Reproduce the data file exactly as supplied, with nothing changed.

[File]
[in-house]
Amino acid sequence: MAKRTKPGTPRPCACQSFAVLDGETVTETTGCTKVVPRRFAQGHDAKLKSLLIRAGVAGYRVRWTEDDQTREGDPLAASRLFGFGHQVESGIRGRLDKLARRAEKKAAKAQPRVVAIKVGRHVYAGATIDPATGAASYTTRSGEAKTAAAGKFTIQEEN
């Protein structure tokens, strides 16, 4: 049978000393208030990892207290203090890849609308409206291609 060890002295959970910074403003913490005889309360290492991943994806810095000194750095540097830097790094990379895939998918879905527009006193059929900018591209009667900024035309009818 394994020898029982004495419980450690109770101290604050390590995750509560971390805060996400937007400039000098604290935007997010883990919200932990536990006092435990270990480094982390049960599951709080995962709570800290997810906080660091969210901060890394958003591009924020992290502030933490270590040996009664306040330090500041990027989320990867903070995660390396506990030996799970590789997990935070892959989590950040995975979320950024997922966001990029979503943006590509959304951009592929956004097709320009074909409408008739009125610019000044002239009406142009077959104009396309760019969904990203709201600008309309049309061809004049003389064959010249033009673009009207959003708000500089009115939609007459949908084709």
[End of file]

[in-house]
Amino acid sequence: MAKRTKPGTPRPCACQSFAVLDGETVTETTGCTKVVPRRFAQGHDAKLKSLLIRAGVAGYRVRWTEDDQTREGDPLAASRLFGFGHQVESGIRGRLDKLARRAEKKAAKAQPRVVAIKVGRHVYAGATIDPATGAASYTTRSGEAKTAAAGKFTIQEEN
């Protein structure tokens, strides 16, 4: 049978000393208030990892207290203090890849609308409206291609 060890002295959970910074403003913490005889309360290492991943994806810095000194750095540097830097790094990379895939998918879905527009006193059929900018591209009667900024035309009818 394994020898029982004495419980450690109770101290604050390590995750509560971390805060996400937007400039000098604290935007997010883990919200932990536990006092435990270990480094982390049960599951709080995962709570800290997810906080660091969210901060890394958003591009924020992290502030933490270590040996009664306040330090500041990027989320990867903070995660390396506990030996799970590789997990935070892959989590950040995975979320950024997922966001990029979503943006590509959304951009592929956004097709320009074909409408008739009125610019000044002239009406142009077959104009396309760019969904990203709201600008309309049309061809004049003389064959010249033009673009009207959003708000500089009115939609007459949908084709």